These nutritious pikelets hero buckwheat flour, a naturally gluten free and fibre-rich pseudocereal (more to come on this!). Ready in 15 minutes, whip up a batch to enjoy at breakfast, brunch or as a snack.
Pikelets are quintessential Kiwi brunch fare. Depending on where you reside, pikelets can mean different things. Out my way (and my Aussie friends too!), they’re mini pancakes, but thicker and with a fluffy texture.
This pikelet recipe celebrates buckwheat. As a flour, it offers a good amount of fibre, some protein and an array of minerals, like iron and magnesium. It’s also naturally free of gluten, making it a great option for gluten-free folk.
Buckwheat flour. As the star of the dish, buckwheat adds incredible depth of flavour. It has a distinctive taste that’s a little earthy, nutty and bitter. While its flavour can polarise people, what you pair it with makes a difference – the ingredients here help mellow it, while bringing out its best qualities.
Coconut sugar. Because of buckwheats unique flavour punch, a little sugar goes a long way. I love coconut sugar for its caramel hints, but feel free to sub for another variety.
Baking powder. Necessary to give these yummies height. If you’re gluten free, check your baking powder is too. A form of starch – like wheat – is often added to absorb moisture.
Ground cinnamon and vanilla essence to build and balance flavour.
Milk. You can use any kind – I like almond or oat here.
An egg. This provides the additional structure needed to hold gas bubbles as it cooks, helping these rise.
Butter helps make these pikelets moist and flavourful. Too much and they’ll be heavy, too little and they’ll be dry as a cracker!
You can typically find buckwheat in the baking or health section at your local supermarket. As it’s more of a speciality flour, it can be dependant on the store!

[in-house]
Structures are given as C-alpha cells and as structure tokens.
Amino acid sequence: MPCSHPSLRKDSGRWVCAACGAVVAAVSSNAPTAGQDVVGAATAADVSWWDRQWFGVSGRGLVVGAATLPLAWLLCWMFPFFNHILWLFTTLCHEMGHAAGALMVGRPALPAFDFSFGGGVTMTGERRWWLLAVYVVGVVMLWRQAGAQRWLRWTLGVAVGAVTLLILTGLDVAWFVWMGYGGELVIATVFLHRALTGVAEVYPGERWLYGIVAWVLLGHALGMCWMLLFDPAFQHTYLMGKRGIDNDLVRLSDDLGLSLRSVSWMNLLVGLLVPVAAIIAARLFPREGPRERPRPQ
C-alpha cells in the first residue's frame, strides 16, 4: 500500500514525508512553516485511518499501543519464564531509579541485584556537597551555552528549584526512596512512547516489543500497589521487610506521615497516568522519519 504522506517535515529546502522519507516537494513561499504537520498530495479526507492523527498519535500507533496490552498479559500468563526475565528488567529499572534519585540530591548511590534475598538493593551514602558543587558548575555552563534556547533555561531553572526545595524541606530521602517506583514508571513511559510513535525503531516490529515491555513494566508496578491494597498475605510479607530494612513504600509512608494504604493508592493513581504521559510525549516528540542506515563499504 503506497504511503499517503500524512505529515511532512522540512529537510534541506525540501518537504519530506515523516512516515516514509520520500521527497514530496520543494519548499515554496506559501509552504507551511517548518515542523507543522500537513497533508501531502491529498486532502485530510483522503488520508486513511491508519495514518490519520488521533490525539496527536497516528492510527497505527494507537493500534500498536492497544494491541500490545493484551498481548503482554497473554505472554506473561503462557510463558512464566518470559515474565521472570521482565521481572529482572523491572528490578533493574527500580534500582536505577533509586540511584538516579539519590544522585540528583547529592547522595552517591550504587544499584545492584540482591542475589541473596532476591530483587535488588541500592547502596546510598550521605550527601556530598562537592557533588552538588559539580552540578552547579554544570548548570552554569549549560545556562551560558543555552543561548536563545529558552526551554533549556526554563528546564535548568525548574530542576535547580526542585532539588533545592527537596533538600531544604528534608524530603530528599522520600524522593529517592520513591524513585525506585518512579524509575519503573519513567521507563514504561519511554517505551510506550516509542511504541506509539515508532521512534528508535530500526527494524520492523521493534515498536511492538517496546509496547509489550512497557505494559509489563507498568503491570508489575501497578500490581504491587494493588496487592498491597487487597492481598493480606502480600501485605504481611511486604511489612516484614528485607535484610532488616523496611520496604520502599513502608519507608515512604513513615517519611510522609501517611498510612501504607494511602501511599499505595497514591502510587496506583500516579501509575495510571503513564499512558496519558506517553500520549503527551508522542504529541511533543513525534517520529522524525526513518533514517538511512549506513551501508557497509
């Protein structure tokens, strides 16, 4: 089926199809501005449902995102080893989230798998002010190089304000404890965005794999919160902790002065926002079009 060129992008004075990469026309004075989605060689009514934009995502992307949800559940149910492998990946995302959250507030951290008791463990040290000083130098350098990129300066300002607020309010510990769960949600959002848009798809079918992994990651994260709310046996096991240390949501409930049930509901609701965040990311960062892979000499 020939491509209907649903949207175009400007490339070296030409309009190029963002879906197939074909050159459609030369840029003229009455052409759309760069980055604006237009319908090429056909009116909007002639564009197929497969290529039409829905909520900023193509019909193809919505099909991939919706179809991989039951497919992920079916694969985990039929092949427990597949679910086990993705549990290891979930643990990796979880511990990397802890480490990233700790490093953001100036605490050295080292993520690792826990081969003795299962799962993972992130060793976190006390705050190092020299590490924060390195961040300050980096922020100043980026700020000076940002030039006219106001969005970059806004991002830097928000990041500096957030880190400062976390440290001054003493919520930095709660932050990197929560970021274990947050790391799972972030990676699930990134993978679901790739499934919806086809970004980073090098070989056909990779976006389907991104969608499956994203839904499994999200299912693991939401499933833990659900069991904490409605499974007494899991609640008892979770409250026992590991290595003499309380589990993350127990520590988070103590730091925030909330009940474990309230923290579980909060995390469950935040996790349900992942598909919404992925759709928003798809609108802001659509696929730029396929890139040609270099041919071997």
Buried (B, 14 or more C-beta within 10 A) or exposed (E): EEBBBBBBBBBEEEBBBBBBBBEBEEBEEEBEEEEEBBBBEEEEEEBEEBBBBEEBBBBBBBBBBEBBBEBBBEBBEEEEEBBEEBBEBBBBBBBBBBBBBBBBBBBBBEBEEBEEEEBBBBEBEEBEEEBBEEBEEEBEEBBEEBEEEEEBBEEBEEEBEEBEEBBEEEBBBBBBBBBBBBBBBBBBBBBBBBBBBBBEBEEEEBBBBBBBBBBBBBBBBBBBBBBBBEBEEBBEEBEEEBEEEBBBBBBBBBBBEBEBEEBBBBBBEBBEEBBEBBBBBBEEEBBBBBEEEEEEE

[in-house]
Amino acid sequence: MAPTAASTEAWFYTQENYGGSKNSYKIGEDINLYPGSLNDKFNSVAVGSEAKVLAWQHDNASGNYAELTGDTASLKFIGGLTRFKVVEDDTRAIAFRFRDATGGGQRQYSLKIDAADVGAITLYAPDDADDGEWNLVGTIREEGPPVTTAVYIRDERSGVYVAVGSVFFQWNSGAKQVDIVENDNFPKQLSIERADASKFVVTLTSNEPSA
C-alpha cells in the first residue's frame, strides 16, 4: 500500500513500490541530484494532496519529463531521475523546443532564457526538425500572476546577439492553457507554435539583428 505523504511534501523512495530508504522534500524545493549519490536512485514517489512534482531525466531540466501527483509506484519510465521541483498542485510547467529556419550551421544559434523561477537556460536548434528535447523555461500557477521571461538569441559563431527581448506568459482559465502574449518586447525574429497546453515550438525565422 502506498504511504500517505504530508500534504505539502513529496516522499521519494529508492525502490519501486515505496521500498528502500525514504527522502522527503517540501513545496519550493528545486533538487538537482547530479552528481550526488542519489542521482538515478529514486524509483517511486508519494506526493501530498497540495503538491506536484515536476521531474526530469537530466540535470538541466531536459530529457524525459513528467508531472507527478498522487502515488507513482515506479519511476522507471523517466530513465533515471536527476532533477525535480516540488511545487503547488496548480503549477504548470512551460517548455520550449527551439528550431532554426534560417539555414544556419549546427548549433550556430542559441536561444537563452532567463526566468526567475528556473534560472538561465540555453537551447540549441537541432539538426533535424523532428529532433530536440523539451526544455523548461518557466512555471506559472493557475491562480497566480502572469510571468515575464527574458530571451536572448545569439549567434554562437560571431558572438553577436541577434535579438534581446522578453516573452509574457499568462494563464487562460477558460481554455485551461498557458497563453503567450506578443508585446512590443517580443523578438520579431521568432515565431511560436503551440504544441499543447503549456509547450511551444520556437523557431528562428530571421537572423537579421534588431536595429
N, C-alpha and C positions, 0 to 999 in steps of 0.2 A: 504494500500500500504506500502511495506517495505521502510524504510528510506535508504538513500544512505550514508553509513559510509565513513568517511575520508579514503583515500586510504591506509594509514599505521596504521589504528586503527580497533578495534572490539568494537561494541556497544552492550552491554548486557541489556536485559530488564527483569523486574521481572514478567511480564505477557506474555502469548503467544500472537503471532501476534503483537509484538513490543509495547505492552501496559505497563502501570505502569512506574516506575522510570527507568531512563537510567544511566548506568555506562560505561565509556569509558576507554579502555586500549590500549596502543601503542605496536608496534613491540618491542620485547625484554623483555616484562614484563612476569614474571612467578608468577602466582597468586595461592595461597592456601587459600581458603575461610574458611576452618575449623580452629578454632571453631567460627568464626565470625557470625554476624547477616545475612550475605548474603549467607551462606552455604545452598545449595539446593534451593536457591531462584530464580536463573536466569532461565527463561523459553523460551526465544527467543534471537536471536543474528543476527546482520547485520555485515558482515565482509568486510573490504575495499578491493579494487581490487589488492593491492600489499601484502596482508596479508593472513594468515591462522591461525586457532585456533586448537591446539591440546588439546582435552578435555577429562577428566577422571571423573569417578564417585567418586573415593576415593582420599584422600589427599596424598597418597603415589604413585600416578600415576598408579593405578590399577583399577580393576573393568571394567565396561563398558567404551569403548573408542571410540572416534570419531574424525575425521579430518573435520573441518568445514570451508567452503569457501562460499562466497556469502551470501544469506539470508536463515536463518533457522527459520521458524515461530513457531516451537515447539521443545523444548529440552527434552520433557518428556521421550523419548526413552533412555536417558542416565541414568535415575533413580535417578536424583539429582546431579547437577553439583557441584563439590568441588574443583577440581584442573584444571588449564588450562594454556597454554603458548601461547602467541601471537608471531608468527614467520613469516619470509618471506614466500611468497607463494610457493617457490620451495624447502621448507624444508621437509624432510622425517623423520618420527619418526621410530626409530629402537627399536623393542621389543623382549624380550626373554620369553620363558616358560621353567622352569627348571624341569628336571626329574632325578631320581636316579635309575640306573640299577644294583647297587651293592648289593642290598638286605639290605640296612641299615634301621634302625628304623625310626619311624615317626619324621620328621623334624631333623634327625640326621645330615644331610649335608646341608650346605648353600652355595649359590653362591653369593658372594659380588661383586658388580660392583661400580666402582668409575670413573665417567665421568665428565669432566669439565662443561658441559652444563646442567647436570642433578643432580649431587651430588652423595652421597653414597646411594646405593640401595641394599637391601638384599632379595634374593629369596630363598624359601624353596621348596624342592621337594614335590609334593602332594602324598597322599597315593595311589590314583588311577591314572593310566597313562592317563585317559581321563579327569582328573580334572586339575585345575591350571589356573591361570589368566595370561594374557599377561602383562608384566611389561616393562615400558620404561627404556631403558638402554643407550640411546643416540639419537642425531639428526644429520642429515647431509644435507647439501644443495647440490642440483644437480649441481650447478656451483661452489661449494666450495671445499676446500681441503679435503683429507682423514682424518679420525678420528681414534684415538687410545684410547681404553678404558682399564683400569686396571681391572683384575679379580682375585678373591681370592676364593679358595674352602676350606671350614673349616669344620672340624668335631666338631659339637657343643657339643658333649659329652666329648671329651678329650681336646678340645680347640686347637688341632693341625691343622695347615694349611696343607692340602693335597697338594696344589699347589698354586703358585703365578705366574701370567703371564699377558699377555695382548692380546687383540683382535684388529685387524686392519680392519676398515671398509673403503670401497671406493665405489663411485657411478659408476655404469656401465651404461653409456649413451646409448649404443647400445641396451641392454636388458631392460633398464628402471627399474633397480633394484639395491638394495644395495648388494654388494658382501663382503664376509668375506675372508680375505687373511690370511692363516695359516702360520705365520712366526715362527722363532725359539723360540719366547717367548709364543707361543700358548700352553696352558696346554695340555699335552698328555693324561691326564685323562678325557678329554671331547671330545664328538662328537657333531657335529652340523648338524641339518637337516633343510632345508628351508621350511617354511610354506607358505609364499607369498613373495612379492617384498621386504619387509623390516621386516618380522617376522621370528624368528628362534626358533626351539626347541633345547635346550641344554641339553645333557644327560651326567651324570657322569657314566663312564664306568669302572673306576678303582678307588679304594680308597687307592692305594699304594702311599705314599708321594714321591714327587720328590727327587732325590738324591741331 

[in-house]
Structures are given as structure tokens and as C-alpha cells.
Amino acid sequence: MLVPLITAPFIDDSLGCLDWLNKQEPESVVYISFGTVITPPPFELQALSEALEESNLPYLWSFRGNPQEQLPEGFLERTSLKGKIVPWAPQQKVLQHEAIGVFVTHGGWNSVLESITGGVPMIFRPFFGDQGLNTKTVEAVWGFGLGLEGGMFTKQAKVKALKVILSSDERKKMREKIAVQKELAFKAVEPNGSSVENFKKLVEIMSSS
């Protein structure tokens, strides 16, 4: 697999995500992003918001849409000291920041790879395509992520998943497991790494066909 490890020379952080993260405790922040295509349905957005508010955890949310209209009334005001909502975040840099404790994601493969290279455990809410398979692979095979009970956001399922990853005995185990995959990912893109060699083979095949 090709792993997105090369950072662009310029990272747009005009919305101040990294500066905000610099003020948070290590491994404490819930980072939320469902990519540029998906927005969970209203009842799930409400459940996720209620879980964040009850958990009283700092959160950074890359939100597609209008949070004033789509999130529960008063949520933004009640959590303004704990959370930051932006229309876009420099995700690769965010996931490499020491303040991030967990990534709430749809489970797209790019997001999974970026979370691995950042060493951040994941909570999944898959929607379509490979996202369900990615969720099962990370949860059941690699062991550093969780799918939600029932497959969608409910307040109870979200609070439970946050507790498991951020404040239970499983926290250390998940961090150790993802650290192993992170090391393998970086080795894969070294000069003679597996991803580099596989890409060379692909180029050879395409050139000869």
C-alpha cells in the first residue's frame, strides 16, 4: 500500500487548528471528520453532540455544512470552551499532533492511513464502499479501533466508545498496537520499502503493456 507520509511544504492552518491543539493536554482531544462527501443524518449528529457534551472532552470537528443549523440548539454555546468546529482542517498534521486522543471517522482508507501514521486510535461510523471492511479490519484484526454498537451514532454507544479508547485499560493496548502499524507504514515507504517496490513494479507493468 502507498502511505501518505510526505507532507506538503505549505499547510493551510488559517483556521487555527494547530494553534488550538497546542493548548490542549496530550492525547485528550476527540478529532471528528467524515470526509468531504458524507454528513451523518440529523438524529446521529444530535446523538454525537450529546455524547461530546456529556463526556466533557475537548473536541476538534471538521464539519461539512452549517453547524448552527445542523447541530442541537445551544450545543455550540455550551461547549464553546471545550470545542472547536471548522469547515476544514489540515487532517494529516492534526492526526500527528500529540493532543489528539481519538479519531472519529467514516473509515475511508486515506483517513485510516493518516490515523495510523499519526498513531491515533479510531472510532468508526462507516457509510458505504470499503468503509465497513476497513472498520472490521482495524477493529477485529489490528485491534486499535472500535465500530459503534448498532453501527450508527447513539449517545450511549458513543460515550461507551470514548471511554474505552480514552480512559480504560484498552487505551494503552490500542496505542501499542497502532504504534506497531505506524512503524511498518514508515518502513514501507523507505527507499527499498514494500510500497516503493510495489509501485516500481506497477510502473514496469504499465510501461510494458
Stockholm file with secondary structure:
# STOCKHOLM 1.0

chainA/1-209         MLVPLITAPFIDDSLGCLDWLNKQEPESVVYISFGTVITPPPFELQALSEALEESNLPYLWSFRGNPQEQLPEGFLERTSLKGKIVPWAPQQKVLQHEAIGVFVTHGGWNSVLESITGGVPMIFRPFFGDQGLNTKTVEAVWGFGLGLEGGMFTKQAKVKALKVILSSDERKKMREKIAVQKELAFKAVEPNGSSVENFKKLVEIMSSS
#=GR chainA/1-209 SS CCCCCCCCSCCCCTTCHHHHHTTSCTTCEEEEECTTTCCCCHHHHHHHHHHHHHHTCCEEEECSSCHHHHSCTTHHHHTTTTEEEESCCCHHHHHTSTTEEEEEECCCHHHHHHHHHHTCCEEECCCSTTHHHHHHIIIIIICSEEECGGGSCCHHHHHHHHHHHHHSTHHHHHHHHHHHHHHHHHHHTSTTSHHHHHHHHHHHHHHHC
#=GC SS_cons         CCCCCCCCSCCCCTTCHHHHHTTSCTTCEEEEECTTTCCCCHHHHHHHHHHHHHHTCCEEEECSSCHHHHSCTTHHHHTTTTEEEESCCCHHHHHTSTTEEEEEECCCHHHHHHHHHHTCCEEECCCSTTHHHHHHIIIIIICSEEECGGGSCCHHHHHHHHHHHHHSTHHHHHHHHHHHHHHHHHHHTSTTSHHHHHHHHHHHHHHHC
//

Let your batter stand. Because buckwheat is a rich source of soluble fibre (a type of fibre that soaks up water), this will naturally thicken the batter over time, providing an ideal thick consistency. This recipe has a little more liquid to account for this.
Use a milk jug! Life-changing tip – for perfect pikelet circles, pour your mixture direct out of a milk jug into the pan. It’ll help you get a lovely round shape, while saving a drippy mess from using a spoon or ladle.
They’re just as delicious cooled. Pikelets work great fresh off the pan or cooled to room temperature. I prefer the latter!
Nutrition Spotlight: Buckwheat
Despite its name, buckwheat is not a variety of wheat, rather a pseudocereal. This means that while we use and eat it as we’d do with grains, its seeds don’t grow on grasses like wheat – they’re botanically different.
As a pseudocereal (which makes buckwheat sound like such a wannabe grain…when did grains get so cliquey? Kidding) it brings many nutrition perks to the table, like:
It’s uber rich in antioxidants. These work to defend our cells from free radical damage, linked to ageing (before our time!) and the development of certain disease (1). Buckwheat provides more antioxidants than many other cereal grains, including oats or rye (2).
It’s a good source of fibre, which helps slow the release of energy into the bloodstream.
It’s naturally gluten free, making it a good option, both nutritionally and in the kitchen, for those who cannot eat wheat flour.
Add dry ingredients to a large mixing bowl and mix together so it's evenly dispersed.
Make a well in the centre of the dry mix and add wet ingredients (milk, egg, vanilla and 1 Tbsp melted butter). Whisk until the batter is almost lump free – a few small ones are fine. Leave batter to stand for 5 minutes to thicken.
Heat a non-stick frying pan to a medium-high heat. Grease the pan with butter.
Pour batter into a milk jug (going back for more when you run low) – this will help with getting perfect pikelet rounds!
Pour small rounds of mixture into the frying pan (a few tablespoons worth). Leave to cook for a minute, flipping once bubbles are readily erupting. Cook the other side for another minute, or until golden. The first few always look a bit funny – consider these sacrifices to eat as you go – you're more 'seasoning' the pan then cooking at this point.
Remove from the pan and enjoy with your choice of spread e.g. butter, jam and cream…